Logistics and Regulatory Red Tape Hinder COVID-19 Vaccine Rollout in Southeast Asia
Can Southeast Asia meet the challenges for the COVID-19 vaccine rollout? In Malaysia, a 550km trial run was conducted in rural Sarawak on the Island of Borneo. The test is to see if the cold chain can handle the distribution of ultracold COVID-19 vaccines. Indonesian President Joko Widodo rolled up his sleeve on national television to receive his jab.
Across Southeast Asia the race is on to immunize the population. Thee large majority of which are in rural locations, with difficult access due to poor infrastructure. In addition, the regions countries are known for their red tape and bureaucracy which is another hurdle to overcome.
These bottlenecks, in both the cold chain logistics capabilities and legislative approvals are exasperating an already difficult task. Unlike past mass immunization campaigns like TB and Polio, there were captive audiences. Children for example, and programs could be rolled out through schools.
In Israel, 25% of the population were needed to be immunized before a slow in infections was noticed. The Indonesian government has stated its aim to vaccinate 2/3 of its population, approximately 270 million people, in order to halt the progress of the virus. The target is to achieve this in 15 months. While in urbanized populations vaccination rates of 1 million people per day are possible, this is not achievable when dealing with rural populations spread over remote islands. Think of a country like the Philippines, with 7,000 islands and over 100 million people, the logistics challenges of transporting ultracold vaccines to some areas is huge. Alternative vaccines that are easier to distribute are thus being explored and developed.
Malaysia has targeted vaccination coverage of 32 million people over an 18 month period. The test run of the COVID-19 vaccine delivery stared in Belgium at the Pfizer plant and ended at a rural health clinic in Belaga, Sarawak. The rehearsal was a success with the -70°C cold chain remaining unbroken.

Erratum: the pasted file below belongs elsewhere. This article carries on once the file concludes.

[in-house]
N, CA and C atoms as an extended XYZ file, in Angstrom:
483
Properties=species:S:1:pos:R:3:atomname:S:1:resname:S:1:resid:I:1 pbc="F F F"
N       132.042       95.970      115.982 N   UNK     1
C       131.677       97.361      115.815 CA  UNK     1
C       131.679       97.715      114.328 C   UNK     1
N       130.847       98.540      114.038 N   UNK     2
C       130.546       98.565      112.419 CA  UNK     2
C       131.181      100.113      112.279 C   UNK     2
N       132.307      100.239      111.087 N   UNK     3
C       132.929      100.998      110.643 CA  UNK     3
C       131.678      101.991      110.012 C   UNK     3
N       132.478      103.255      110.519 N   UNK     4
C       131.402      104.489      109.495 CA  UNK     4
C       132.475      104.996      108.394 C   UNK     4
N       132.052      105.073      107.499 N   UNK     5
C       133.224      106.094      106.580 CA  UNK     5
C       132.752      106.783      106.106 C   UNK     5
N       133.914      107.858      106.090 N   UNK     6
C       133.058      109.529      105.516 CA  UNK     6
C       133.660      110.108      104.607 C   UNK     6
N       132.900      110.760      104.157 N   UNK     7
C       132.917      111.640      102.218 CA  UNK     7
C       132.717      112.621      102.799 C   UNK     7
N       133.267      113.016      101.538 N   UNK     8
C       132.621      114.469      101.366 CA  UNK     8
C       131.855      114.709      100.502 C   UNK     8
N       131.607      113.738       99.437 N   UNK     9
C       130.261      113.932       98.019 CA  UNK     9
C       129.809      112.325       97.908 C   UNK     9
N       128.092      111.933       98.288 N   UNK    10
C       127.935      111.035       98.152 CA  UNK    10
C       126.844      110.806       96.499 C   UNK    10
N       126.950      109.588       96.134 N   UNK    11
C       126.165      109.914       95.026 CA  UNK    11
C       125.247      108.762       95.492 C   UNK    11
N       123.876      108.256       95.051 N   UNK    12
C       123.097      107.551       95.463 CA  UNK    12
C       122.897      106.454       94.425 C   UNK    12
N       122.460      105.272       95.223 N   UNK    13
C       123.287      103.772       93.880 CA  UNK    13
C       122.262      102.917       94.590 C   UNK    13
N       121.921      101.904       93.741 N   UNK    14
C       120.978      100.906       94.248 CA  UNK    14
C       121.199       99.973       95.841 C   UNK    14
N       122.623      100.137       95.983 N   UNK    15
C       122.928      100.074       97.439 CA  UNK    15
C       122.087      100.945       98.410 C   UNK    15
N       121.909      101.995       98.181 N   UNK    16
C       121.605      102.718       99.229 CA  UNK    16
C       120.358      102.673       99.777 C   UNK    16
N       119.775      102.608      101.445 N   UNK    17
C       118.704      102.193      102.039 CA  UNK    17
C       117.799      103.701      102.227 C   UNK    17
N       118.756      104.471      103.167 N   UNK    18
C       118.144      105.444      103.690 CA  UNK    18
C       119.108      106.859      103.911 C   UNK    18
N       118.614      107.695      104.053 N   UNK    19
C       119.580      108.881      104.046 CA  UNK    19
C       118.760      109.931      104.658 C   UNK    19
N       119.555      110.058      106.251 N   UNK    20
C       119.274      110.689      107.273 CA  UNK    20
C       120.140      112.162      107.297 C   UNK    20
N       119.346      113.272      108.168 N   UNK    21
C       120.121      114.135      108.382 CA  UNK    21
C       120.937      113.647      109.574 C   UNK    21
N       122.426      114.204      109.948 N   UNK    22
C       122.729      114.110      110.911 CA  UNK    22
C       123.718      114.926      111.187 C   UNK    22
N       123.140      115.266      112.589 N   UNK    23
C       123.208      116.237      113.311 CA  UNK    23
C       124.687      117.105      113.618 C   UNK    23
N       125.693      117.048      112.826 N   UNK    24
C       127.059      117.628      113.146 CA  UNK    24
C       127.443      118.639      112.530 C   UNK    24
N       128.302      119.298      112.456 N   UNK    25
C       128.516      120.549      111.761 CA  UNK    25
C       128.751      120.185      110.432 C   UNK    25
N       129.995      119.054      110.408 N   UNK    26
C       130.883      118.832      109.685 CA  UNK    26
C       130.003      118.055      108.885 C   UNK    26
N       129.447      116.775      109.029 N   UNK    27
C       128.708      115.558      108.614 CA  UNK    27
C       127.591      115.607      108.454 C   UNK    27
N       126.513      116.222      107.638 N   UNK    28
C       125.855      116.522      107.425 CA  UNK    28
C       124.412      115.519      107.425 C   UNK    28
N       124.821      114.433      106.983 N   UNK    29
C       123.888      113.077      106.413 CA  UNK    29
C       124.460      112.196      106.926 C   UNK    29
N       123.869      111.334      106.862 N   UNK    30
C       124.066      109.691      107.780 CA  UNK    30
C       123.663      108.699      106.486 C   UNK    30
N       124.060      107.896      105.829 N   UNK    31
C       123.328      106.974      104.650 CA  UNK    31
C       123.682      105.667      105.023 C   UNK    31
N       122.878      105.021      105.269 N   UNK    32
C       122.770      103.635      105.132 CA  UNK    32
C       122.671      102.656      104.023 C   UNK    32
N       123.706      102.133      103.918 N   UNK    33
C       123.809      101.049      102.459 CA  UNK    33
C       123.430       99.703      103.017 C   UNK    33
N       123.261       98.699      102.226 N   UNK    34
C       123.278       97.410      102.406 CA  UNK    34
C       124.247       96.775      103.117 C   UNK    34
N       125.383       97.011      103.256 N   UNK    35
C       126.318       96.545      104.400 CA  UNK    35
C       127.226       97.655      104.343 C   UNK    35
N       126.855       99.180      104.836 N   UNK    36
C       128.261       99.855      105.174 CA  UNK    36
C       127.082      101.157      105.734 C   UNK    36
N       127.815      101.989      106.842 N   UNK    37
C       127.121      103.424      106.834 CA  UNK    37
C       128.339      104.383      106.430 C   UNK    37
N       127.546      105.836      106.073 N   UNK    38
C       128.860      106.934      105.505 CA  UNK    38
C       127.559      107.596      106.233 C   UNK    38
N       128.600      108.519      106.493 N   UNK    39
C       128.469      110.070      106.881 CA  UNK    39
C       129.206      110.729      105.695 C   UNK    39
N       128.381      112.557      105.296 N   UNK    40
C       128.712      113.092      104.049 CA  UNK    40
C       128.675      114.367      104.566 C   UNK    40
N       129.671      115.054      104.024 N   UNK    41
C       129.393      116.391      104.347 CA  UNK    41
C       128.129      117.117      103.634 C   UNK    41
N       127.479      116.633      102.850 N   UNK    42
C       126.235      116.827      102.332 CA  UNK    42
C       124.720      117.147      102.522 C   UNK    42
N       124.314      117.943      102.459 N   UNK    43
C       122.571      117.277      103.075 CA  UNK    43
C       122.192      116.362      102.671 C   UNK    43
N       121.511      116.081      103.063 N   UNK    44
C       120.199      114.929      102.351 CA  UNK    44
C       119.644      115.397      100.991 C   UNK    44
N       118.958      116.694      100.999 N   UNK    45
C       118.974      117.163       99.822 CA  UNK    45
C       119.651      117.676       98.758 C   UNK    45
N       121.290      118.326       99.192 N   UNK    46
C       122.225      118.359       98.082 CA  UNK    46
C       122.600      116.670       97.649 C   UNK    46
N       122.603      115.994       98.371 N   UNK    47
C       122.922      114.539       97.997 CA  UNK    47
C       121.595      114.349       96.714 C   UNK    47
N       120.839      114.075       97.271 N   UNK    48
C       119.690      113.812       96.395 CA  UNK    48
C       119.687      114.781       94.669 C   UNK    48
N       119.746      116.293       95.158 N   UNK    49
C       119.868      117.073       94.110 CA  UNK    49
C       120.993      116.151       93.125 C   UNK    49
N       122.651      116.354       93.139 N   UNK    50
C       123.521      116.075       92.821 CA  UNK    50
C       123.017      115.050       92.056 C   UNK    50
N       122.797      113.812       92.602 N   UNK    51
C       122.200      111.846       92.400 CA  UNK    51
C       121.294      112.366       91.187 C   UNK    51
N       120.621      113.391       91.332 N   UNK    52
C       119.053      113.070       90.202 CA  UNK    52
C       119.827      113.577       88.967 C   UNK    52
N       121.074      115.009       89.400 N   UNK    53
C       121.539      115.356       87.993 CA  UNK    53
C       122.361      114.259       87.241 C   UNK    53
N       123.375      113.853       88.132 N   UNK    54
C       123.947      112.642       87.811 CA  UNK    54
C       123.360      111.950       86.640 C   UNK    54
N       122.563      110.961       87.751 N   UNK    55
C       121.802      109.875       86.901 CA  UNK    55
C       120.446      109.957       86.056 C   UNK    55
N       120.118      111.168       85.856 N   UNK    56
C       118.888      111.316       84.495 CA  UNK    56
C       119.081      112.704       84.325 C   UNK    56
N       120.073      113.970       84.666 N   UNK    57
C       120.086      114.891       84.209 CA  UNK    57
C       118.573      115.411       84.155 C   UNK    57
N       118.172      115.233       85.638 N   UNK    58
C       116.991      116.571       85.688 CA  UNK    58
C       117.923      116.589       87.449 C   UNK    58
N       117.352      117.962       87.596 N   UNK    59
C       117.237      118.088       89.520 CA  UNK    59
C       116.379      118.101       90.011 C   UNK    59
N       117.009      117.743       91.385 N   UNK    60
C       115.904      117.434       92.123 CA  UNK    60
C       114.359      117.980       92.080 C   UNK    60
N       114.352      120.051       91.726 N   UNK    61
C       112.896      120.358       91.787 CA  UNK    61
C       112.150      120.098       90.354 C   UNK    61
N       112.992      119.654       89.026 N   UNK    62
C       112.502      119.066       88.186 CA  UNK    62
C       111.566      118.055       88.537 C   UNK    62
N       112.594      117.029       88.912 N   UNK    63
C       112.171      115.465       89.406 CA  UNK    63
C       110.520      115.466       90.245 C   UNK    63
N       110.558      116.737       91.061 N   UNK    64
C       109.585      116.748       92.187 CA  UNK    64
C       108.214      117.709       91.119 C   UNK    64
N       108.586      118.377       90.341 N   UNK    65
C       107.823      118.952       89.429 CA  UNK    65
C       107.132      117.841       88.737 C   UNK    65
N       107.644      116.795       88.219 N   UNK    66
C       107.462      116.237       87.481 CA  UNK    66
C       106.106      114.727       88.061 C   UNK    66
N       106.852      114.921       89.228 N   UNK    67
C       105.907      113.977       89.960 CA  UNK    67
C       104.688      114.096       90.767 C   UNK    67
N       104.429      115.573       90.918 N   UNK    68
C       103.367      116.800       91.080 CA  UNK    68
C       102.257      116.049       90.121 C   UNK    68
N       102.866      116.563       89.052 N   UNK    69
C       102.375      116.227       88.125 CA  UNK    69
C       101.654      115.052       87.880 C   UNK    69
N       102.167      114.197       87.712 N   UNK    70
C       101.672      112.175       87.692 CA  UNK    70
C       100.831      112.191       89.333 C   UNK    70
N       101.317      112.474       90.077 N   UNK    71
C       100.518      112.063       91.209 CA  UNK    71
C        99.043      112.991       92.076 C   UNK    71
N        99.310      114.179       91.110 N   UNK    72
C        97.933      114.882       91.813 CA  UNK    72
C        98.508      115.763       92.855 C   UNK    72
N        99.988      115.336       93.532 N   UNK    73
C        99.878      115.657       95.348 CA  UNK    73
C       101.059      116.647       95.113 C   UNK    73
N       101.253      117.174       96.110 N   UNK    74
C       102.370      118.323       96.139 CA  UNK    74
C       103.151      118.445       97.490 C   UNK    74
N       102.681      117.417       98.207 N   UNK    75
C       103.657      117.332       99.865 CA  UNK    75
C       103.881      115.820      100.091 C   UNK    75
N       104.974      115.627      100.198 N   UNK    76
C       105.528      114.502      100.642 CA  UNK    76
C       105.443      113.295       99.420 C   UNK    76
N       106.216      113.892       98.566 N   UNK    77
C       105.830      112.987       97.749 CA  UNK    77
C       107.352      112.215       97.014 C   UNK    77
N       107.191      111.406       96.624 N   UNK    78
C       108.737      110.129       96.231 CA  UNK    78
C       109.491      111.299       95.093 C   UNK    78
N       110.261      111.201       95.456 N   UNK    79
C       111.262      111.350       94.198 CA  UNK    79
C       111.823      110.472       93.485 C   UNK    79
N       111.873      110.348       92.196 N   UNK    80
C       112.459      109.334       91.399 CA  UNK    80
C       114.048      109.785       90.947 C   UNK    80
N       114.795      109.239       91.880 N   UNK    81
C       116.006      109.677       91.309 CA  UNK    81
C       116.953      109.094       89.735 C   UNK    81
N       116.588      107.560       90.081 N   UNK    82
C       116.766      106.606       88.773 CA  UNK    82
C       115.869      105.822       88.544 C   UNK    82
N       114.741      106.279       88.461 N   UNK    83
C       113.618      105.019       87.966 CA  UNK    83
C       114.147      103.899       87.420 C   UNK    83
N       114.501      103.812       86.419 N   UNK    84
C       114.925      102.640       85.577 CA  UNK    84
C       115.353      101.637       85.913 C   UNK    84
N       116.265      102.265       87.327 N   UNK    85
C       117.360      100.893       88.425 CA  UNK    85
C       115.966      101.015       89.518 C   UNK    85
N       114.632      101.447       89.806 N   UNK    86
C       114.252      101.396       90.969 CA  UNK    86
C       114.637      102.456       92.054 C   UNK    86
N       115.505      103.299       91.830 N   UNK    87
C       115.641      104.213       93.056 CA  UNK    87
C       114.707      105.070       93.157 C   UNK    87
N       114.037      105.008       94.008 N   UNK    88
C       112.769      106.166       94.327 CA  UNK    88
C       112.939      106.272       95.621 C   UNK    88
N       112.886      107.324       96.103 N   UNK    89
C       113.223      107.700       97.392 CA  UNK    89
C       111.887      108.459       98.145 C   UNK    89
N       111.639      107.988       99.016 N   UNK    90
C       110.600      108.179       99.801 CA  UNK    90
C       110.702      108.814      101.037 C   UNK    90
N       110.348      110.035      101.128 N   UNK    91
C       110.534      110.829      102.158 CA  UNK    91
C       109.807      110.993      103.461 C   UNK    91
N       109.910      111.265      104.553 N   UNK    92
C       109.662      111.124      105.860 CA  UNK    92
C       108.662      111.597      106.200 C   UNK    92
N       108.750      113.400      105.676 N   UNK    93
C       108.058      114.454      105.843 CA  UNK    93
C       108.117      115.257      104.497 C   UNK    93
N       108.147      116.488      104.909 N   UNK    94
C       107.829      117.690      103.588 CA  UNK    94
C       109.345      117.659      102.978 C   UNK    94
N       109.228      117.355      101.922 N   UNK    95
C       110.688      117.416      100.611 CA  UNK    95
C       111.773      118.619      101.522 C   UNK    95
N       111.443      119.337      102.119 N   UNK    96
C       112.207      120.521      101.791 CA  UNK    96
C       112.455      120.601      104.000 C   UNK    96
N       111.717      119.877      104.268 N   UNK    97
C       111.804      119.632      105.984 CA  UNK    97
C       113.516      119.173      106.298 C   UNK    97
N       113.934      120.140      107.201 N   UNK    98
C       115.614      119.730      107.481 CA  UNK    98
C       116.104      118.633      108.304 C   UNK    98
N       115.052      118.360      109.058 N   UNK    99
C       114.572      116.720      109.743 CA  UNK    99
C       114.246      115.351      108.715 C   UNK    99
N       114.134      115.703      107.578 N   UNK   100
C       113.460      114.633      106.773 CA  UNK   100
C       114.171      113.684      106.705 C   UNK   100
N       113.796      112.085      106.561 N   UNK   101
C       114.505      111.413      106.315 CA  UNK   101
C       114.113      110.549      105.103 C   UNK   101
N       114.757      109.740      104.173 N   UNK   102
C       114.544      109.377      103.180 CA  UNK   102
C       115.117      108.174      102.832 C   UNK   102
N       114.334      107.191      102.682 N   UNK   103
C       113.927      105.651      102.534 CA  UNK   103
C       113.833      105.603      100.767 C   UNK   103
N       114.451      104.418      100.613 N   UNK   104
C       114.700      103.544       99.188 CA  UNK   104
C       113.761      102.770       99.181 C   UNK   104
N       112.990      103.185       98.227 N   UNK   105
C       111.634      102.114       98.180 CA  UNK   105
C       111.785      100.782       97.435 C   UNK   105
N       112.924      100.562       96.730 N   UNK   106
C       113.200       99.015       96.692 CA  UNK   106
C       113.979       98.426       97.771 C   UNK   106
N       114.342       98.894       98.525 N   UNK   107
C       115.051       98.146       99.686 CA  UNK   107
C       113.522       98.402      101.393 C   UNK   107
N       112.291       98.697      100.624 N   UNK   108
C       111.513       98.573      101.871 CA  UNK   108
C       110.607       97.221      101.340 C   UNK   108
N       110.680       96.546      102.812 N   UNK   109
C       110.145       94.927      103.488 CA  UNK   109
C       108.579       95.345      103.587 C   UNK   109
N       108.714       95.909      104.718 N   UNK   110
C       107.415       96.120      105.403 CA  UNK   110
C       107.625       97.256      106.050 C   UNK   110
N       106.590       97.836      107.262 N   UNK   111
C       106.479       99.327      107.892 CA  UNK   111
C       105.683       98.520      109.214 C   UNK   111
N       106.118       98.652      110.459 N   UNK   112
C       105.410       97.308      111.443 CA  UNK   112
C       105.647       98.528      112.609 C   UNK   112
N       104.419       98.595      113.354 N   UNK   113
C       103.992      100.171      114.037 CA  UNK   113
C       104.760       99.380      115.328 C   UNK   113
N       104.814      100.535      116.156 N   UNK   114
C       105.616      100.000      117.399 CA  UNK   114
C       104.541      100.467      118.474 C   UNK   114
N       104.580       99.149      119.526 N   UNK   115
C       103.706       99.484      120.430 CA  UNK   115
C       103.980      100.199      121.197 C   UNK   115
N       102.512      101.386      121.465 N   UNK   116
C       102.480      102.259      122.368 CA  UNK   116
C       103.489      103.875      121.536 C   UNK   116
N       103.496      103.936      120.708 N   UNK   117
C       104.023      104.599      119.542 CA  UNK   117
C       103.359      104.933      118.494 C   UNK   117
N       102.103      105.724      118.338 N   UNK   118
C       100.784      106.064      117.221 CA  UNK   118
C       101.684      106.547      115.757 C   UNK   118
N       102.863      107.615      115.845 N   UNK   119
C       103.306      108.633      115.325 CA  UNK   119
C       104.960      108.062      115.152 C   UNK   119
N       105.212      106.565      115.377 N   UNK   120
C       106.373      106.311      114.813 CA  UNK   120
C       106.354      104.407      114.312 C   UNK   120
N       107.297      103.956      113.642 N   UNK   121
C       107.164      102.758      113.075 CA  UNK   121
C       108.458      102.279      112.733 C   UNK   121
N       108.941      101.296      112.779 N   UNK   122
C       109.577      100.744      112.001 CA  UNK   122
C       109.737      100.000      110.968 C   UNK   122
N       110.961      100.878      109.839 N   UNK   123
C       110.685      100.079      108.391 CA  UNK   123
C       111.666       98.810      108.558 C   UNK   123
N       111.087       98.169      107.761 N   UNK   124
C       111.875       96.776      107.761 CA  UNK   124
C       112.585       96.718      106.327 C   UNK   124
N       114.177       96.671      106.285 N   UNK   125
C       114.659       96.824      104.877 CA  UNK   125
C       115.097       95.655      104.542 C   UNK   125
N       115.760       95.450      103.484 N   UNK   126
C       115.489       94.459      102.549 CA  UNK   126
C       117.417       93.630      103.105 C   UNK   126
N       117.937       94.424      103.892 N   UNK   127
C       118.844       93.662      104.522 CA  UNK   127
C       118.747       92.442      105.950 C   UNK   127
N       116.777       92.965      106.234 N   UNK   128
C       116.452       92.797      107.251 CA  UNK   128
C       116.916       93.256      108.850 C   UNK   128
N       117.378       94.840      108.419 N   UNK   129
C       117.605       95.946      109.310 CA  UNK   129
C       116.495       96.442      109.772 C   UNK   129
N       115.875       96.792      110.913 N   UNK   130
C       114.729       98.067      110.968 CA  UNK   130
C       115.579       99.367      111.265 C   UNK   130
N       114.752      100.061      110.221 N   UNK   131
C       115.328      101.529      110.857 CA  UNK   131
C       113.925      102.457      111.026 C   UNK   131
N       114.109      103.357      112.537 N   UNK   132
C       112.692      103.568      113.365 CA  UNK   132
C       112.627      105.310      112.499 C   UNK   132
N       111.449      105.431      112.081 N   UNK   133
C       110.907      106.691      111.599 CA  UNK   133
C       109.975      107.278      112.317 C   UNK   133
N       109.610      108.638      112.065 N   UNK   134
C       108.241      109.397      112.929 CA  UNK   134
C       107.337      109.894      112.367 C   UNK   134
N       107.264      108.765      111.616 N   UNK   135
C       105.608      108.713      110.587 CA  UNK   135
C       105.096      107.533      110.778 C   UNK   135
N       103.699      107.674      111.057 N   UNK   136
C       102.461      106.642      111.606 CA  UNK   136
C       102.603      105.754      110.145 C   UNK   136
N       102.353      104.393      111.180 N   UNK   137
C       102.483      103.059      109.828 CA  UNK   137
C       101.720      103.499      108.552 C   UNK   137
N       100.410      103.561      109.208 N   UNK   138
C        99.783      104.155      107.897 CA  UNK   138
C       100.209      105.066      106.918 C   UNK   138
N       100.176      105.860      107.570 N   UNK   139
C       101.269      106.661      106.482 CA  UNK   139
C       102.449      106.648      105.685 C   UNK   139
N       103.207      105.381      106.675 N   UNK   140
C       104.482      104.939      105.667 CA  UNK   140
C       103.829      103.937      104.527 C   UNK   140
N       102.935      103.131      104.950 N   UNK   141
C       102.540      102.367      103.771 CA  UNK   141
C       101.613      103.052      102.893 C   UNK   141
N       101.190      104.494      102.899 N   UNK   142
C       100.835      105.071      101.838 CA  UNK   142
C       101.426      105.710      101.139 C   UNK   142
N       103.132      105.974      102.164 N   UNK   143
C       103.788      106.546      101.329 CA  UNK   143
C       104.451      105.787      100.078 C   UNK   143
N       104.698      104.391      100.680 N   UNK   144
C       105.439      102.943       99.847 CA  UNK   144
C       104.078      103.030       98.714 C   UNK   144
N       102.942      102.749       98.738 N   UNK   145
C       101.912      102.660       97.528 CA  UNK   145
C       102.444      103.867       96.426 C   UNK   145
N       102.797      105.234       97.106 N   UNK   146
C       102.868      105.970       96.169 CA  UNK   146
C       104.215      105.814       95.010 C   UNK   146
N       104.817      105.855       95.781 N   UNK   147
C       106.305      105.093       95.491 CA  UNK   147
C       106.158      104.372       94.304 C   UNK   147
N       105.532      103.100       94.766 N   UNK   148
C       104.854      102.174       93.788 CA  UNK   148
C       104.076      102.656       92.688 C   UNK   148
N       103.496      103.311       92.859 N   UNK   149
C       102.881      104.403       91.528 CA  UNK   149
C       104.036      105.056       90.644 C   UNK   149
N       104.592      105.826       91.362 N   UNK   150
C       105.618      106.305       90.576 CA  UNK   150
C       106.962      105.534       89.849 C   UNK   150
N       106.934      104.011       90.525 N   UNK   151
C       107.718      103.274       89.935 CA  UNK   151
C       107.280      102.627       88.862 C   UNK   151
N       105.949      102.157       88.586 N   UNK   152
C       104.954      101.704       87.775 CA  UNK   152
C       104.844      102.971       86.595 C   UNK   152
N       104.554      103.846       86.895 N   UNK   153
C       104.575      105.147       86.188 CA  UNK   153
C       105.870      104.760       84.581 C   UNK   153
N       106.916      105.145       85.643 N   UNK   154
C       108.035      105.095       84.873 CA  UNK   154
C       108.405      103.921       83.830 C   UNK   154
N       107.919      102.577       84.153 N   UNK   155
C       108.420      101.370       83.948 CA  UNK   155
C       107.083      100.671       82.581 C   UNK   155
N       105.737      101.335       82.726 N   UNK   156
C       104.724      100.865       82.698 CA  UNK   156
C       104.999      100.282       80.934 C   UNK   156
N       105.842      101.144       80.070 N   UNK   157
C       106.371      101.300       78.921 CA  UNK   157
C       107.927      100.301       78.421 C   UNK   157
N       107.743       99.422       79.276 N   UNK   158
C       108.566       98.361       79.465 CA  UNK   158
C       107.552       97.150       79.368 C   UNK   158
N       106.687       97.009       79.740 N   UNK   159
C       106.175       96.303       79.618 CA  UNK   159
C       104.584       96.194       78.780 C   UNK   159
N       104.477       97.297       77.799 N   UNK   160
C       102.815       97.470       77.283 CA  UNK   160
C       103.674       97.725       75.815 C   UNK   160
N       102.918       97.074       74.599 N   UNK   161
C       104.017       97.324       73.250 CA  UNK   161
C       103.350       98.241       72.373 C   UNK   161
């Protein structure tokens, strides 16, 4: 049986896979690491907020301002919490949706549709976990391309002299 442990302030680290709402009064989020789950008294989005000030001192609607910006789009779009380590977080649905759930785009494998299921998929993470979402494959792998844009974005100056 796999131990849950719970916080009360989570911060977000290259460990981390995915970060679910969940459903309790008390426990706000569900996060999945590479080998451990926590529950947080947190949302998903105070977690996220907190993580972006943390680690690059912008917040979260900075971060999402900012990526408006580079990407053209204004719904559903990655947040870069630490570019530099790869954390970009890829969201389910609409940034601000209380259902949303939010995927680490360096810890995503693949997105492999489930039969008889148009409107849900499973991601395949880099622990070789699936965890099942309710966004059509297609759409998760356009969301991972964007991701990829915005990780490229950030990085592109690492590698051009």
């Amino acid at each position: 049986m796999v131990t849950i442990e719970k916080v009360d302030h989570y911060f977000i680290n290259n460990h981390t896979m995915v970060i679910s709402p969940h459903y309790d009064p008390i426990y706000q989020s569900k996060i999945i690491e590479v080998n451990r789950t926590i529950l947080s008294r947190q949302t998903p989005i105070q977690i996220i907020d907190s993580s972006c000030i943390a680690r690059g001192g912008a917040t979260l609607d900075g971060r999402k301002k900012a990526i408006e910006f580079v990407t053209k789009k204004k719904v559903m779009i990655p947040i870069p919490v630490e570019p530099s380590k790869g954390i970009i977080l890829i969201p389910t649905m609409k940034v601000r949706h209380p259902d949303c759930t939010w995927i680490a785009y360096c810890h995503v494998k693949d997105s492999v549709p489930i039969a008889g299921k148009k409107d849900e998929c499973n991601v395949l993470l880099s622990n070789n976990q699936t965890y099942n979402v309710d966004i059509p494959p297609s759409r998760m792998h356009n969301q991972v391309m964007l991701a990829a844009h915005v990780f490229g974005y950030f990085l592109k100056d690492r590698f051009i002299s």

The more economically developed countries in SE Asia, such as Singapore and Hong Kong, will roll out their vaccines much faster. Already Singapore started its vaccination program in December 2020 and aims to have all its citizens immunized by September 2021. Hong Kong and Taiwan are expected to achieve their vaccination goals by the end of 2021.
On the current course, Vietnam and Thailand will not be expected to have immunized sufficient numbers to reach “herd immunity” until the middle of 2022. Thailand is importing 2 million doses of the Sinovac vaccine to be delivered by April 2021. These are for key workers only. Their immunization plans however focus on producing the AstraZeneca vaccine at their domestic plant Siam Bioscience.
Laos and Myanmar falling further behind their neighbors with projections taking them until 2025.
In the Philippines, the government has made few firm plans for the vaccination program. Although it is clear that the course has been set for purchasing a foreign vaccine, there has been little done other than securing half a million doses of the Pfizer and AstraZeneca vaccine for delivery in February, and 2 million doses of China’s Sinovac to be delivered early 2022. This for a country of 108 million people puts the Philippines way behind some of its neighbors. Critics say it is due to a lack of coordination amongst policymakers. But it should also be remembered the Philippines was involved with the 2016 Dengue Fever jab from France’s Sanofi, which resulted in child deaths, legal disputes, and the pulling of the vaccine. There has since been an uneasiness about foreign vaccines. TB immunization rates fell from 90% in 2009 to only 69% by 2019.